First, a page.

Calcification happens when calcium builds up in body tissue, blood vessels, or organs. This buildup can harden and disrupt your body’s normal processes. Calcium is transported through the bloodstream. It’s also found in every cell. As a result, calcification can occur in almost any part of the body.
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Some disorders cause calcium to deposit in places where it doesn’t typically belong. Over time, this can add up and cause problems. You may need treatment to prevent complications if you have this extra calcium buildup.
Calcifications can form in many places throughout your body, including:
- small and large arteries
- heart valves
- brain, where it’s known as cranial calcification
- joints and tendons, such as knee joints and rotator cuff tendons
- soft tissues like breasts, muscles, and fat
- kidney, bladder, and gallbladder
Some calcium buildup is harmless. These deposits are believed to be the body’s response to inflammation, injury, or certain biological processes. However, some calcifications can disrupt organ function and affect blood vessels.
According to the Division of Cardiology at UCLA School of Medicine, most adults older than 60 have calcium deposits in their blood vessels.
Many factors play a role in calcification.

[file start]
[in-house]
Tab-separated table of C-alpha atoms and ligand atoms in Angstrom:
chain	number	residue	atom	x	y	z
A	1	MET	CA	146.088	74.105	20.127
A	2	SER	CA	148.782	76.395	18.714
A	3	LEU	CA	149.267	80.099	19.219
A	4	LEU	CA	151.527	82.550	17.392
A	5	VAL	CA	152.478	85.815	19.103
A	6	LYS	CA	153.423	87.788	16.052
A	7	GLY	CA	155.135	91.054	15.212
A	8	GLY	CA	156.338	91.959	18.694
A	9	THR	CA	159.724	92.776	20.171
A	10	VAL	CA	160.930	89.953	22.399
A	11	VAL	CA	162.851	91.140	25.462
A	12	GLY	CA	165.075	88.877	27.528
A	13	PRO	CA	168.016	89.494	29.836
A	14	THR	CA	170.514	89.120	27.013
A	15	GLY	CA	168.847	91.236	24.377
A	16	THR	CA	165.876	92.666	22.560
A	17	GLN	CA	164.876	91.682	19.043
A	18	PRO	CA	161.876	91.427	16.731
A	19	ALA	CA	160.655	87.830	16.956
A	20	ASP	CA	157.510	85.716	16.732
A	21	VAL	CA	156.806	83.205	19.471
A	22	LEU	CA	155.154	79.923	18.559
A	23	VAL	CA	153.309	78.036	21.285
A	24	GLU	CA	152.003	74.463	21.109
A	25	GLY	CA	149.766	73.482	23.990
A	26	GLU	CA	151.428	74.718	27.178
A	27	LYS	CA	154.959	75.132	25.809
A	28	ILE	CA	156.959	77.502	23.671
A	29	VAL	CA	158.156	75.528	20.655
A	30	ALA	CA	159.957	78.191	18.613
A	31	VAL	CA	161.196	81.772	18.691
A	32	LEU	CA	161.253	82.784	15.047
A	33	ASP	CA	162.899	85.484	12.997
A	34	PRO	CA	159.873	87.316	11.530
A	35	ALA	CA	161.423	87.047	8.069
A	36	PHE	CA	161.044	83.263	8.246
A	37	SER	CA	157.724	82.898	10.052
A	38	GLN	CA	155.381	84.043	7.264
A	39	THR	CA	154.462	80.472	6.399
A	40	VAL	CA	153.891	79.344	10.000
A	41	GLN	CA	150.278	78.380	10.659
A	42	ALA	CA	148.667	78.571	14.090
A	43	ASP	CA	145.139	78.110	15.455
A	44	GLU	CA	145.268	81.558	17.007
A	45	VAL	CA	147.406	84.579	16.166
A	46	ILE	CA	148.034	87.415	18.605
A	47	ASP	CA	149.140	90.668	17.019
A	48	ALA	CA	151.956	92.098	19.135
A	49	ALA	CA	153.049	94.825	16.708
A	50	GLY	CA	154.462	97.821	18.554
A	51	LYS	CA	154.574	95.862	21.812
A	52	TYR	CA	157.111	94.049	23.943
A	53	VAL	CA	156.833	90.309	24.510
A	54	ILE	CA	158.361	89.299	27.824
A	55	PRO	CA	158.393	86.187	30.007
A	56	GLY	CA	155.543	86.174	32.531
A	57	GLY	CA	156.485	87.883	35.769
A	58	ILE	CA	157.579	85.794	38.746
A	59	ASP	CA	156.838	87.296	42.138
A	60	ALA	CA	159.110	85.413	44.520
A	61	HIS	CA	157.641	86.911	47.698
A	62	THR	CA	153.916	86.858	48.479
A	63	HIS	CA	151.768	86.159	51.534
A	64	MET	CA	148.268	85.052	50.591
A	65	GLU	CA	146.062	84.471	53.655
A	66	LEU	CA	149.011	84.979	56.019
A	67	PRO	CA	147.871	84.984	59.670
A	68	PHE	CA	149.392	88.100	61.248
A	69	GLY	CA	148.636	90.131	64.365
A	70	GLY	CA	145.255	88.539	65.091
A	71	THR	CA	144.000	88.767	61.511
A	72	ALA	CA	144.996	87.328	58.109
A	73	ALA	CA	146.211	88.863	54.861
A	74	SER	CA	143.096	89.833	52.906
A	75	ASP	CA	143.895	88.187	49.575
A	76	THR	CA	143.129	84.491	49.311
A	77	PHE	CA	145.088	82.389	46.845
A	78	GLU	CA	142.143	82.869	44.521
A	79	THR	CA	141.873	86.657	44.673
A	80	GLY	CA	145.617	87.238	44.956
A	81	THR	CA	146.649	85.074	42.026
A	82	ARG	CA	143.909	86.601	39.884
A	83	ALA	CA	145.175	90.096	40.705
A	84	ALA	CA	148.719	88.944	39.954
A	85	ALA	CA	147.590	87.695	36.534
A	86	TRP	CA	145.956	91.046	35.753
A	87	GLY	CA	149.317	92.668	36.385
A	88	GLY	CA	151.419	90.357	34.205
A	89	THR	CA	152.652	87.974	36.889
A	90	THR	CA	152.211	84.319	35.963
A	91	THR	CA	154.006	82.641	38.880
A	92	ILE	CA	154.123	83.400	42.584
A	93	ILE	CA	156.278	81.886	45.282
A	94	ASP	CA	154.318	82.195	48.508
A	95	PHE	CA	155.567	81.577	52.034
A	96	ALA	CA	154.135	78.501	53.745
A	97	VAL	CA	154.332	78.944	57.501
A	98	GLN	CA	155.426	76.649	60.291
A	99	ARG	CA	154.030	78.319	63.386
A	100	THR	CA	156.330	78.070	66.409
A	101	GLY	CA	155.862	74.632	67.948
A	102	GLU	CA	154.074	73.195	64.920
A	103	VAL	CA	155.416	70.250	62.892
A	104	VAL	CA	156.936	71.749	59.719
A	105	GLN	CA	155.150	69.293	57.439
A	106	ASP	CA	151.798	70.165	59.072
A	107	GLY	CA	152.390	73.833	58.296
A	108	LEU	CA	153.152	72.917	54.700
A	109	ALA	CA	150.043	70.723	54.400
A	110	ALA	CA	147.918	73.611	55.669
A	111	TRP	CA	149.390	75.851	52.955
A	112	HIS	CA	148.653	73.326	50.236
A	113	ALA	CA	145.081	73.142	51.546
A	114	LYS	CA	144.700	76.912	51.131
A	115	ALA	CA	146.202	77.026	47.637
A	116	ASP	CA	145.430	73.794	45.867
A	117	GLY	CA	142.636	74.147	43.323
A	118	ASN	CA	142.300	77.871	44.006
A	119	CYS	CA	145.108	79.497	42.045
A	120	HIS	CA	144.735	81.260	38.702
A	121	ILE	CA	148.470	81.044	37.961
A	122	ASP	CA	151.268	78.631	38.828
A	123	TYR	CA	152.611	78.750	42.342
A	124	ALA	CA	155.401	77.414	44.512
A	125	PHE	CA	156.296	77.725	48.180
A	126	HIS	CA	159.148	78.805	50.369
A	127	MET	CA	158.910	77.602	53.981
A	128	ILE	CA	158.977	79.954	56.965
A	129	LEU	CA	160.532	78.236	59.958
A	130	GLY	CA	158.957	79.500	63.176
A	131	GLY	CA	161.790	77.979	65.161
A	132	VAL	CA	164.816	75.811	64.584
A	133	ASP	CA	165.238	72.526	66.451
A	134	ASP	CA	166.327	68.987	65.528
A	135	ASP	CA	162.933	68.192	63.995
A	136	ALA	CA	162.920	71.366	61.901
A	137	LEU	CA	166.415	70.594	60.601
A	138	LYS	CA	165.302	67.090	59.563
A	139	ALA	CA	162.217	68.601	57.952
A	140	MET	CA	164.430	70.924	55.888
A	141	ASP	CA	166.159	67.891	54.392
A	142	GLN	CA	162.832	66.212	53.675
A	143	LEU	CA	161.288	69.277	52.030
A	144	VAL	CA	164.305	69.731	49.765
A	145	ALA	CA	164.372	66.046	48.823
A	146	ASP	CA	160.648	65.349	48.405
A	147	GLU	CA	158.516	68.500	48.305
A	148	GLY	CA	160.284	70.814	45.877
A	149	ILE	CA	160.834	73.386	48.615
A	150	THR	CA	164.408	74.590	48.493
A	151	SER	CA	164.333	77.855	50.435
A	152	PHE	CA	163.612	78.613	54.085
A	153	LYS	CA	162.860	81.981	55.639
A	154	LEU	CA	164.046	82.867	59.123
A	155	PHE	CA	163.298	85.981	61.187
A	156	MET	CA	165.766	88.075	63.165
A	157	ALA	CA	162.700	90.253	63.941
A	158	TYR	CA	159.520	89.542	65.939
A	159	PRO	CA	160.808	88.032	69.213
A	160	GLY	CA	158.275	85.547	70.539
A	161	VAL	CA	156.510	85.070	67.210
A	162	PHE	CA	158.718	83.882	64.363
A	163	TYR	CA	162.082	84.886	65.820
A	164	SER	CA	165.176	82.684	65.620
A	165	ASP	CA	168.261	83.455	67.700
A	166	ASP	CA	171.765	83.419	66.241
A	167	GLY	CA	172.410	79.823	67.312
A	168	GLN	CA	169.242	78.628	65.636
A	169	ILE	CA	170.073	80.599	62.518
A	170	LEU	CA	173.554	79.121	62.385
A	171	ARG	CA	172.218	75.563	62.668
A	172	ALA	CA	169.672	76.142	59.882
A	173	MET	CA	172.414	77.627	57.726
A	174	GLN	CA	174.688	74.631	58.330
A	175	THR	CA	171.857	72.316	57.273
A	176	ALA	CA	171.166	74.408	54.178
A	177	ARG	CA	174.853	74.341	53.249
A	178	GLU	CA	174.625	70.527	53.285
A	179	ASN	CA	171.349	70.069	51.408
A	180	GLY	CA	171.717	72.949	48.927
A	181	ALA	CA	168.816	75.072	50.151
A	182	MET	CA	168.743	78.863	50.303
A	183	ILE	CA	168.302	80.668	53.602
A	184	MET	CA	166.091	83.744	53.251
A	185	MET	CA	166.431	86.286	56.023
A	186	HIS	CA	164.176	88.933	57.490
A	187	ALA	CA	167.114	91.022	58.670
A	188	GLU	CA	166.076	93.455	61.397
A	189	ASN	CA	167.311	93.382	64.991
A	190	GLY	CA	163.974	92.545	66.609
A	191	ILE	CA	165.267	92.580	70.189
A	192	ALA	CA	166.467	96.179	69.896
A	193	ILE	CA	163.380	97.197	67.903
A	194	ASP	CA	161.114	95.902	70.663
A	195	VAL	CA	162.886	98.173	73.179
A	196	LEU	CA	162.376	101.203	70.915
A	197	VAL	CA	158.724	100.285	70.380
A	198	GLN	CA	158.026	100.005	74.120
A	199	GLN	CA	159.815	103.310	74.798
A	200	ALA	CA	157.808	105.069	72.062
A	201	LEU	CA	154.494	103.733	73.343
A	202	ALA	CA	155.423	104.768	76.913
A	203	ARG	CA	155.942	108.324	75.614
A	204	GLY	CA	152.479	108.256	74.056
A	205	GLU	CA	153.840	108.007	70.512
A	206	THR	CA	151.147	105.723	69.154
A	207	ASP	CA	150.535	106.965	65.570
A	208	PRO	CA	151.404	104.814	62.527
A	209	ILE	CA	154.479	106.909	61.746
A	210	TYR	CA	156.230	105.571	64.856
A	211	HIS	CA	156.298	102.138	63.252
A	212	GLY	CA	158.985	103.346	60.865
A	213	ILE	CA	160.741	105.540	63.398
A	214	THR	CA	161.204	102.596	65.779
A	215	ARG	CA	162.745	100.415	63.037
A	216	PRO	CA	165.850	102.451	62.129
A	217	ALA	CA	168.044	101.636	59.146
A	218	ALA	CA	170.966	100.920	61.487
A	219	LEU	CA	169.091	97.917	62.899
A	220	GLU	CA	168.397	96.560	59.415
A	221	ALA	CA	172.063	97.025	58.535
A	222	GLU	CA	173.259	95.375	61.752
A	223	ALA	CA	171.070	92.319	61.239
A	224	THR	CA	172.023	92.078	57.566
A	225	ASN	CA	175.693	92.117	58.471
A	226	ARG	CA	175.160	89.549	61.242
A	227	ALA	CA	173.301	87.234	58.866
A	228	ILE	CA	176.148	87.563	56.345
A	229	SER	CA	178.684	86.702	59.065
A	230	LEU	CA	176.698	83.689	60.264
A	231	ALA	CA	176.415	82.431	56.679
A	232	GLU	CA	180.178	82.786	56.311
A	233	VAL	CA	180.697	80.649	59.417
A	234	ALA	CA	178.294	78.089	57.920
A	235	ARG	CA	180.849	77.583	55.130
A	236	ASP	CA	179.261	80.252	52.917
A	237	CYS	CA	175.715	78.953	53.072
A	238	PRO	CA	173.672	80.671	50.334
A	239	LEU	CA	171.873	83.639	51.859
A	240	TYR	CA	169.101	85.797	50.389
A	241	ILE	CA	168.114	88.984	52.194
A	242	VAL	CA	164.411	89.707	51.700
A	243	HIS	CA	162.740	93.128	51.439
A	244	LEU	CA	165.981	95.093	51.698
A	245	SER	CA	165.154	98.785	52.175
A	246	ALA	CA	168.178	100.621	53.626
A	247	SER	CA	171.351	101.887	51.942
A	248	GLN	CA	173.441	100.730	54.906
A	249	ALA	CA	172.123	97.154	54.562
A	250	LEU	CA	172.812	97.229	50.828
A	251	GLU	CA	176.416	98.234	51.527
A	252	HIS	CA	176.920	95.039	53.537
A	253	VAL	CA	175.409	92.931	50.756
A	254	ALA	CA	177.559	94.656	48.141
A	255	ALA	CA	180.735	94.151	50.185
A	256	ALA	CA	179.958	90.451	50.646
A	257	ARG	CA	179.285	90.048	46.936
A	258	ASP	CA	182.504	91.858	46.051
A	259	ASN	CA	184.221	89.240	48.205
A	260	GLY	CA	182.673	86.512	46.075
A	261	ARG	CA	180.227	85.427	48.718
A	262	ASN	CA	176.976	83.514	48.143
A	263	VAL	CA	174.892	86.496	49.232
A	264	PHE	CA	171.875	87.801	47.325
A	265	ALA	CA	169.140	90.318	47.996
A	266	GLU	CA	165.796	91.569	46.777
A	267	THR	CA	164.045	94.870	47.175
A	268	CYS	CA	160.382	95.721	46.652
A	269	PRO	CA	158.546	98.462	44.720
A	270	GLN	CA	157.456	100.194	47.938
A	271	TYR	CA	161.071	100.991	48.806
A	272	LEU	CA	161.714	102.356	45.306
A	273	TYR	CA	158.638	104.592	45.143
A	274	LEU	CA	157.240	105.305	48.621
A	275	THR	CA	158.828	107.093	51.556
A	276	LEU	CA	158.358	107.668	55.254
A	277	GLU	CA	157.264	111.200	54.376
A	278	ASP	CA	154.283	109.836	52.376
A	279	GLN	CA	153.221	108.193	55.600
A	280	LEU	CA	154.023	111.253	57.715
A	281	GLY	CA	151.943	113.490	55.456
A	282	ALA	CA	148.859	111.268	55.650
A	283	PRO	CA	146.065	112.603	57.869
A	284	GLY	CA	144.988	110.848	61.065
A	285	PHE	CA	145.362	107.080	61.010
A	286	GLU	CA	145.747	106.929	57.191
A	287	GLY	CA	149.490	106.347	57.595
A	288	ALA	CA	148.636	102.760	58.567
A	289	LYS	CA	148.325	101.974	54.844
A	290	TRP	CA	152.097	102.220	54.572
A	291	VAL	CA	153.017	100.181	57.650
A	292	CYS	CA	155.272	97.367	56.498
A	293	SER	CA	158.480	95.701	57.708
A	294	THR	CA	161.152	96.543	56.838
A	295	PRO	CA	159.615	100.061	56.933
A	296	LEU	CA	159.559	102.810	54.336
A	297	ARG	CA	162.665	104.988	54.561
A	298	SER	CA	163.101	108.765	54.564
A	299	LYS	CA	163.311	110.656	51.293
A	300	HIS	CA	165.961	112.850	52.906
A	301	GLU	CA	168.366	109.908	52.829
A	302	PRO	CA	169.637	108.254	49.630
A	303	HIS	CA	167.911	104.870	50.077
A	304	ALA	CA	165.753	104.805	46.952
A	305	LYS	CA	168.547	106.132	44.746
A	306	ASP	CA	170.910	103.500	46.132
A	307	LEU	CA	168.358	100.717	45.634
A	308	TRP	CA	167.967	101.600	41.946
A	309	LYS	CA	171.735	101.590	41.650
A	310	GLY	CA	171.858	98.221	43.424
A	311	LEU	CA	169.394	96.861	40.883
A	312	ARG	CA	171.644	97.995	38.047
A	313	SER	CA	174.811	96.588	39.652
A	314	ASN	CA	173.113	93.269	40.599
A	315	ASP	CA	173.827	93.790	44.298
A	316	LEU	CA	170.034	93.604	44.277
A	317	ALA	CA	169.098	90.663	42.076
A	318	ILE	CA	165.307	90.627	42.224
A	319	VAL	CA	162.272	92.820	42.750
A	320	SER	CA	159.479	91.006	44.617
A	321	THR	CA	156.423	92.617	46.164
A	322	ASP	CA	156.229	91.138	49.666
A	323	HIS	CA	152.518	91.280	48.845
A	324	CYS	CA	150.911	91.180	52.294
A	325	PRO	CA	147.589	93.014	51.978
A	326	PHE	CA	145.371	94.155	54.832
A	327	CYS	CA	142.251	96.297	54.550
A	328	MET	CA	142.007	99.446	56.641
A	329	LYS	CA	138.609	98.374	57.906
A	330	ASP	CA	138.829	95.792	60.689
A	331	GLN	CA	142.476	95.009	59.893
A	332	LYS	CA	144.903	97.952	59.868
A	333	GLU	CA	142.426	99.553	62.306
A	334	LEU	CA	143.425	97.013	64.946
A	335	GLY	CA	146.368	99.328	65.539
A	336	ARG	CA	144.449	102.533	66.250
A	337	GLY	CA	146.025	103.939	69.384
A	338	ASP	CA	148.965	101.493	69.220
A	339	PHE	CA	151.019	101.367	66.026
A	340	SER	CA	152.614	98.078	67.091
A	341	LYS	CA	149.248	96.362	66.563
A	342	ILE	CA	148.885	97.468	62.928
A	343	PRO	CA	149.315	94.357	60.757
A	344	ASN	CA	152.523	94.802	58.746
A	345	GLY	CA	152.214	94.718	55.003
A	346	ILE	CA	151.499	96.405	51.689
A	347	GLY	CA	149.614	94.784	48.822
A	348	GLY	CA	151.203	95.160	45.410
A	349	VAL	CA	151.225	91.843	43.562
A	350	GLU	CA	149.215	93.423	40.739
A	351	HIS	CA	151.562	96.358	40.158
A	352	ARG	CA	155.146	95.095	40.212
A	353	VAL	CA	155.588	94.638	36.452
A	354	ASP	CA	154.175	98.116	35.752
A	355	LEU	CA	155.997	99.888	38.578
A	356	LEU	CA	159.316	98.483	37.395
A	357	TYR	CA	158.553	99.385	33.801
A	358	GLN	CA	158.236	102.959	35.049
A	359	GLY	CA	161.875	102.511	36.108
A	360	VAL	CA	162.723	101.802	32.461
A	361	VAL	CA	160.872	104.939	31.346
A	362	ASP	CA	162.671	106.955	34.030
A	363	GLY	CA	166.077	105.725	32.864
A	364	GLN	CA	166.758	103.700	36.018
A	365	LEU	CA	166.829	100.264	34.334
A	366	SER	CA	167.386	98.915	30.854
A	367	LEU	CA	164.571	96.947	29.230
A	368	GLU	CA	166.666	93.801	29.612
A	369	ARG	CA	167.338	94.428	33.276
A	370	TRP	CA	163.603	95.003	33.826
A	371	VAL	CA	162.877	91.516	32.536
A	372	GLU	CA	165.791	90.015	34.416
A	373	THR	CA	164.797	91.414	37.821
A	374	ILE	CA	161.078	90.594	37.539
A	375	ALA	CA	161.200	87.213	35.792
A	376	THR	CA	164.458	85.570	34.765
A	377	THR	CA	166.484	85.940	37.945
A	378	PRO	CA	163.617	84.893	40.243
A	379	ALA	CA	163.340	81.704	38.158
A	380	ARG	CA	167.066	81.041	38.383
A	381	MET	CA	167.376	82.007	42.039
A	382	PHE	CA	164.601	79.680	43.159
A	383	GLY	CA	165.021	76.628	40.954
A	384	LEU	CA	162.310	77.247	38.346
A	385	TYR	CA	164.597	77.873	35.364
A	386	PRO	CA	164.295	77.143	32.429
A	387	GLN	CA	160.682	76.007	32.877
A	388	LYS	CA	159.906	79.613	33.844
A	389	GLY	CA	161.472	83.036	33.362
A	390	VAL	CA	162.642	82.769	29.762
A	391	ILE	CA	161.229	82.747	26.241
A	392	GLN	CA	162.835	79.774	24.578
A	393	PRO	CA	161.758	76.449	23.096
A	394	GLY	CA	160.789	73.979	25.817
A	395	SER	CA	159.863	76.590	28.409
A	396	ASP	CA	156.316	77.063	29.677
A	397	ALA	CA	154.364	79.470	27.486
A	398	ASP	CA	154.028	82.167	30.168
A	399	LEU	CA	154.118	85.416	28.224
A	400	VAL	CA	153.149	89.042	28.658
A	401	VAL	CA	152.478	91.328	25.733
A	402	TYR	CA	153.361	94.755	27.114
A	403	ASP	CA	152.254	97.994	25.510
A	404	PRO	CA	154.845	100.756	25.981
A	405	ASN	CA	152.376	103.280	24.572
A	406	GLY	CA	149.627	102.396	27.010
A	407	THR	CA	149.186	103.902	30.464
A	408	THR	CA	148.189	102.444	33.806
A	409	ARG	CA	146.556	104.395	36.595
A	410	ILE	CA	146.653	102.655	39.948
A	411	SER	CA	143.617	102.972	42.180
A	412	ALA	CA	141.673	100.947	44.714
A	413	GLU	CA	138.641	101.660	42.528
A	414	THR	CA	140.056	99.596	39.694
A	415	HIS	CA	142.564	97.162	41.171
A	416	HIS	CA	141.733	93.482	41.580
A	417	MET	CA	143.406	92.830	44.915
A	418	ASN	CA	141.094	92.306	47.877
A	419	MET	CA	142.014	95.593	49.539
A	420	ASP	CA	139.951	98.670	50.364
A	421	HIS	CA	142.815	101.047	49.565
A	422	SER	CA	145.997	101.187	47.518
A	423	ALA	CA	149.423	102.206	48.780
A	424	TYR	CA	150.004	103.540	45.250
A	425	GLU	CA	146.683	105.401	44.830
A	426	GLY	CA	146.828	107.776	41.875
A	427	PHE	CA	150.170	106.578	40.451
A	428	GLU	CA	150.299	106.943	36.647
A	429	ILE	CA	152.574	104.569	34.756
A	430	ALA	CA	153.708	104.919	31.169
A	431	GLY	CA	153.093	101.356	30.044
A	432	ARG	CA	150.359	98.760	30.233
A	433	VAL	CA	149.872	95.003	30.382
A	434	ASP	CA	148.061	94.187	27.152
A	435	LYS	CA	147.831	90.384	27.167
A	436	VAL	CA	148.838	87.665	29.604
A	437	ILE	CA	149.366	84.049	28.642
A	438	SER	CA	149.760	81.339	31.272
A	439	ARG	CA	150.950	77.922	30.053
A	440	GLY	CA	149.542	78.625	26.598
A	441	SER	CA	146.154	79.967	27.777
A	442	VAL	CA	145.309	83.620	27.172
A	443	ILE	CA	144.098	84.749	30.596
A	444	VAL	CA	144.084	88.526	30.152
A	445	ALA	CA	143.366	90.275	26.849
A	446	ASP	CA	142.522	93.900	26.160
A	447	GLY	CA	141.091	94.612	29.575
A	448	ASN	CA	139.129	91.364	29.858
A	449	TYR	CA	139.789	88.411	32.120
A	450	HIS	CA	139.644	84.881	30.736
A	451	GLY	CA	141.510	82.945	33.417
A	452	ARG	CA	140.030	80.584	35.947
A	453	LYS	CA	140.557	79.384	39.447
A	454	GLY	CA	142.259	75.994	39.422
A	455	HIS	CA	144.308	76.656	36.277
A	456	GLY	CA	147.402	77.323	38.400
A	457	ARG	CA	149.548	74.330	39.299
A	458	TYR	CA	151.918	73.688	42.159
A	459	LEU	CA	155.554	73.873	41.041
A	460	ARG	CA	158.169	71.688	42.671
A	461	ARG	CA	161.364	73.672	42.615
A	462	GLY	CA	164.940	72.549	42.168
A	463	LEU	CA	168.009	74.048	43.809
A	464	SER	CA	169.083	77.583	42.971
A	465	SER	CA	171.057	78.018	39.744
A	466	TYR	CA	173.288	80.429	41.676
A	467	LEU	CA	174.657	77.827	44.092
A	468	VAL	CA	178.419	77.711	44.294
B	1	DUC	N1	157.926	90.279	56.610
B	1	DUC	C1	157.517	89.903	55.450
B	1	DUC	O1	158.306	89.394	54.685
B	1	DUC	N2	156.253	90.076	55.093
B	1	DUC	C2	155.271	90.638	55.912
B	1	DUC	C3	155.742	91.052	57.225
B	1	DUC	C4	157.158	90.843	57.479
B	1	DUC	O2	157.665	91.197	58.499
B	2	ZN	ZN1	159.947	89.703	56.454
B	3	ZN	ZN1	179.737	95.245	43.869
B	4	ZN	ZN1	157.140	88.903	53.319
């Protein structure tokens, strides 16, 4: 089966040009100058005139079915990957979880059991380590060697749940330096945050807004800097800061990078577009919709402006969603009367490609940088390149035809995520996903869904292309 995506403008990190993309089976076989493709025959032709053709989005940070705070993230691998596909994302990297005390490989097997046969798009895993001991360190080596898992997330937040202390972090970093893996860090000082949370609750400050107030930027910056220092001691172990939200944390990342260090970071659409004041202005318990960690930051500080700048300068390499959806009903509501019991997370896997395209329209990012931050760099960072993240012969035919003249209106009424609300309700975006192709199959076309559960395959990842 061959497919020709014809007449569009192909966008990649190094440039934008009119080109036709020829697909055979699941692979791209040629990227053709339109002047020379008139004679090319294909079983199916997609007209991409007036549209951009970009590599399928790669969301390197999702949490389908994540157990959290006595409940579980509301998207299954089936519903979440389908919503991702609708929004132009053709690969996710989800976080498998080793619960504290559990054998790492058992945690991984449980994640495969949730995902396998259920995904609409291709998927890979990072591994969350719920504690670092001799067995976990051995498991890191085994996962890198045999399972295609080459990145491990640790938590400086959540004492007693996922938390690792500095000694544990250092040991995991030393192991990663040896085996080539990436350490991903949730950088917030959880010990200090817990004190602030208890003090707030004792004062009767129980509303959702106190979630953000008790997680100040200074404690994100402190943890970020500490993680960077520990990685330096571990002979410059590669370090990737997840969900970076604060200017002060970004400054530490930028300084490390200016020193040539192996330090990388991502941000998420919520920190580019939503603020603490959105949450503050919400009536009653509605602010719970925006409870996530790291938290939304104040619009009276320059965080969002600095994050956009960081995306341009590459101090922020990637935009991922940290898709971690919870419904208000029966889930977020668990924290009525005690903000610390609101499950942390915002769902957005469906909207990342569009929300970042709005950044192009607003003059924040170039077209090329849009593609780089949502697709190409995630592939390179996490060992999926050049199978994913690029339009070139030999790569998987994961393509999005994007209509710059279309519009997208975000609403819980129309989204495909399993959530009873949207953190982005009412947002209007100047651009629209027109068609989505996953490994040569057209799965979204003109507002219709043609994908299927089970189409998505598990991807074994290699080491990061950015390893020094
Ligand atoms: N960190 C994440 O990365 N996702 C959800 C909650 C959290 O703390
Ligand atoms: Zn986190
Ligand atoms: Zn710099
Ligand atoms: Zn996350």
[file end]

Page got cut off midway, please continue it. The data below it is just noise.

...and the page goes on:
- calcium metabolism disorders that cause hypercalcemia (too much calcium in the blood)
- genetic or autoimmune disorders affecting the skeletal system and connective tissues
- persistent inflammation
According to Harvard University, a common misconception is that calcifications are caused by a calcium-rich diet. However, researchers haven’t found a link between dietary calcium and a higher risk for calcium deposits.
This is also true for kidney stones. Most kidney stones are made of calcium oxalate. People who get calcium oxalate stones release more calcium in their urine than those who don’t. This disparity happens no matter how much calcium people have in their diets.
Calcifications are usually found via X-rays. X-ray tests use electromagnetic radiation to take pictures of your internal organs and usually cause no discomfort. Your doctor will likely detect any calcification issues right away with X-rays.
Your doctor may also order blood tests. For example, if you have kidney stones, these tests can determine your overall kidney function.
Sometimes calcium deposits are found in areas of cancer. A calcification is usually tested to rule out cancer as a cause. Your doctor will order a biopsy (often through a fine needle) to collect a tissue sample. The sample is then sent to a laboratory for testing. If there aren’t any cancer cells detected, your doctor will label the calcification as benign.